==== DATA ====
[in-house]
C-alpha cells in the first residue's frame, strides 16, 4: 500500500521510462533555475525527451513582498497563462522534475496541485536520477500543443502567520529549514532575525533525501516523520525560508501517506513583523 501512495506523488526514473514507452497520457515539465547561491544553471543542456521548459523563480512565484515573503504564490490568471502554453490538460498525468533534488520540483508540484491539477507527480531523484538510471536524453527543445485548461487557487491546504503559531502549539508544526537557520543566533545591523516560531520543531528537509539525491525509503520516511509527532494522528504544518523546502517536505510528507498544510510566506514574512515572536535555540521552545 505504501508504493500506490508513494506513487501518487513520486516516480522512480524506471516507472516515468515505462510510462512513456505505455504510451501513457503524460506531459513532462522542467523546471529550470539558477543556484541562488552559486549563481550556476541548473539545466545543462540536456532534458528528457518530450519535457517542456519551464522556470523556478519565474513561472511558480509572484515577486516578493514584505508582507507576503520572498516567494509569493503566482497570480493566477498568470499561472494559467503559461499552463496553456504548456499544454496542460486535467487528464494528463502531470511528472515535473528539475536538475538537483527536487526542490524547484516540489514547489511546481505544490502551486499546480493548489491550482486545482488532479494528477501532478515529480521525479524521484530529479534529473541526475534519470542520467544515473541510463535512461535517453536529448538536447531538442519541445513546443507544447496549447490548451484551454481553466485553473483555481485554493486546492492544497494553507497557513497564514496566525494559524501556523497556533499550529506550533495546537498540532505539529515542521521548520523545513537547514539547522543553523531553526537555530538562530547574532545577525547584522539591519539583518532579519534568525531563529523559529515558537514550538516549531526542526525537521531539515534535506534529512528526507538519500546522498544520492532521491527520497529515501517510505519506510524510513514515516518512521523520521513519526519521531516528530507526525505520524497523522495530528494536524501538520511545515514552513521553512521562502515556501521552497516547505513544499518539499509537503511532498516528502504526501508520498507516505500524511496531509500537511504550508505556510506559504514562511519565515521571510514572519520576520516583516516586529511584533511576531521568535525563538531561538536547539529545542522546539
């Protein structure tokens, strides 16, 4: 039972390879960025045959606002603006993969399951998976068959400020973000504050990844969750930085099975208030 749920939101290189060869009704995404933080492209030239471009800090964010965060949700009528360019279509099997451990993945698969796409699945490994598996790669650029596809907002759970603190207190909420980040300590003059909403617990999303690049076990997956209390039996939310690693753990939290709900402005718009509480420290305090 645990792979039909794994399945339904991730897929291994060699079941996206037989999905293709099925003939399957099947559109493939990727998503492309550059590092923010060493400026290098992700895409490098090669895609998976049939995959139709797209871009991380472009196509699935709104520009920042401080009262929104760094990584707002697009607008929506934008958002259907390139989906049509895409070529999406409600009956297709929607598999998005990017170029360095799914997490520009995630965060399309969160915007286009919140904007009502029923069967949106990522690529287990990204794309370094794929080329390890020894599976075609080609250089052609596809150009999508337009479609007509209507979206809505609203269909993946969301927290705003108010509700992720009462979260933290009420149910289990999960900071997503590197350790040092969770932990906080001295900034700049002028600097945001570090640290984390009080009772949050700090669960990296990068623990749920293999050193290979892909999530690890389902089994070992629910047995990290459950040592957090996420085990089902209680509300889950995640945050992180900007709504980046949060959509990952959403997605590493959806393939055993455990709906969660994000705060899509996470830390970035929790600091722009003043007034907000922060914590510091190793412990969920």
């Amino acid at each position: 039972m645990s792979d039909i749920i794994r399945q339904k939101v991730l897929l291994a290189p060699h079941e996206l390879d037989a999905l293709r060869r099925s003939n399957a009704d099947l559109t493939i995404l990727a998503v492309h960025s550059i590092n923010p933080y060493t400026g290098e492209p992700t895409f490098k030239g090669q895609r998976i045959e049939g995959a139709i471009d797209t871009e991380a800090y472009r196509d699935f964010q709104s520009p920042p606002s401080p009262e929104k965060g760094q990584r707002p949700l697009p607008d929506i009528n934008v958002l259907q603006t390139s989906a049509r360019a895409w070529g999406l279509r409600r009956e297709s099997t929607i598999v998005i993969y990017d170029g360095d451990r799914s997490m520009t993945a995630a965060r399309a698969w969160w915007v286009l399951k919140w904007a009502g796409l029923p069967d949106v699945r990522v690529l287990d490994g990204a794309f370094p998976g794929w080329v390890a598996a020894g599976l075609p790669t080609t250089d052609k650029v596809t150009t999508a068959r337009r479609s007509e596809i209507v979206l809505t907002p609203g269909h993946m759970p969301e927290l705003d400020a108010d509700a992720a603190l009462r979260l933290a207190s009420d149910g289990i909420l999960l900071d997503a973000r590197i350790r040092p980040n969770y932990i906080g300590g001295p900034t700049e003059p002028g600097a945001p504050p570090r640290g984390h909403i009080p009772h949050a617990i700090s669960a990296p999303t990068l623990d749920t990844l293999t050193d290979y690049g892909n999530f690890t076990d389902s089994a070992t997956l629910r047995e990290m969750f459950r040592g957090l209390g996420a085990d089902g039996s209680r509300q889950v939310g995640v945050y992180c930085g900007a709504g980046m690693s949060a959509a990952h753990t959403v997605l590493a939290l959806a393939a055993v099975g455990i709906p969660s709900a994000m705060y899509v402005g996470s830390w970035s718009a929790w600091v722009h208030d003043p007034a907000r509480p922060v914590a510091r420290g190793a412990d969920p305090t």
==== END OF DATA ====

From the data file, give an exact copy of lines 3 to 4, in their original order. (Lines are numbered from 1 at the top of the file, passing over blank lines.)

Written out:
């Protein structure tokens, strides 16, 4: 039972390879960025045959606002603006993969399951998976068959400020973000504050990844969750930085099975208030 749920939101290189060869009704995404933080492209030239471009800090964010965060949700009528360019279509099997451990993945698969796409699945490994598996790669650029596809907002759970603190207190909420980040300590003059909403617990999303690049076990997956209390039996939310690693753990939290709900402005718009509480420290305090 645990792979039909794994399945339904991730897929291994060699079941996206037989999905293709099925003939399957099947559109493939990727998503492309550059590092923010060493400026290098992700895409490098090669895609998976049939995959139709797209871009991380472009196509699935709104520009920042401080009262929104760094990584707002697009607008929506934008958002259907390139989906049509895409070529999406409600009956297709929607598999998005990017170029360095799914997490520009995630965060399309969160915007286009919140904007009502029923069967949106990522690529287990990204794309370094794929080329390890020894599976075609080609250089052609596809150009999508337009479609007509209507979206809505609203269909993946969301927290705003108010509700992720009462979260933290009420149910289990999960900071997503590197350790040092969770932990906080001295900034700049002028600097945001570090640290984390009080009772949050700090669960990296990068623990749920293999050193290979892909999530690890389902089994070992629910047995990290459950040592957090996420085990089902209680509300889950995640945050992180900007709504980046949060959509990952959403997605590493959806393939055993455990709906969660994000705060899509996470830390970035929790600091722009003043007034907000922060914590510091190793412990969920």
């Amino acid at each position: 039972m645990s792979d039909i749920i794994r399945q339904k939101v991730l897929l291994a290189p060699h079941e996206l390879d037989a999905l293709r060869r099925s003939n399957a009704d099947l559109t493939i995404l990727a998503v492309h960025s550059i590092n923010p933080y060493t400026g290098e492209p992700t895409f490098k030239g090669q895609r998976i045959e049939g995959a139709i471009d797209t871009e991380a800090y472009r196509d699935f964010q709104s520009p920042p606002s401080p009262e929104k965060g760094q990584r707002p949700l697009p607008d929506i009528n934008v958002l259907q603006t390139s989906a049509r360019a895409w070529g999406l279509r409600r009956e297709s099997t929607i598999v998005i993969y990017d170029g360095d451990r799914s997490m520009t993945a995630a965060r399309a698969w969160w915007v286009l399951k919140w904007a009502g796409l029923p069967d949106v699945r990522v690529l287990d490994g990204a794309f370094p998976g794929w080329v390890a598996a020894g599976l075609p790669t080609t250089d052609k650029v596809t150009t999508a068959r337009r479609s007509e596809i209507v979206l809505t907002p609203g269909h993946m759970p969301e927290l705003d400020a108010d509700a992720a603190l009462r979260l933290a207190s009420d149910g289990i909420l999960l900071d997503a973000r590197i350790r040092p980040n969770y932990i906080g300590g001295p900034t700049e003059p002028g600097a945001p504050p570090r640290g984390h909403i009080p009772h949050a617990i700090s669960a990296p999303t990068l623990d749920t990844l293999t050193d290979y690049g892909n999530f690890t076990d389902s089994a070992t997956l629910r047995e990290m969750f459950r040592g957090l209390g996420a085990d089902g039996s209680r509300q889950v939310g995640v945050y992180c930085g900007a709504g980046m690693s949060a959509a990952h753990t959403v997605l590493a939290l959806a393939a055993v099975g455990i709906p969660s709900a994000m705060y899509v402005g996470s830390w970035s718009a929790w600091v722009h208030d003043p007034a907000r509480p922060v914590a510091r420290g190793a412990d969920p305090t």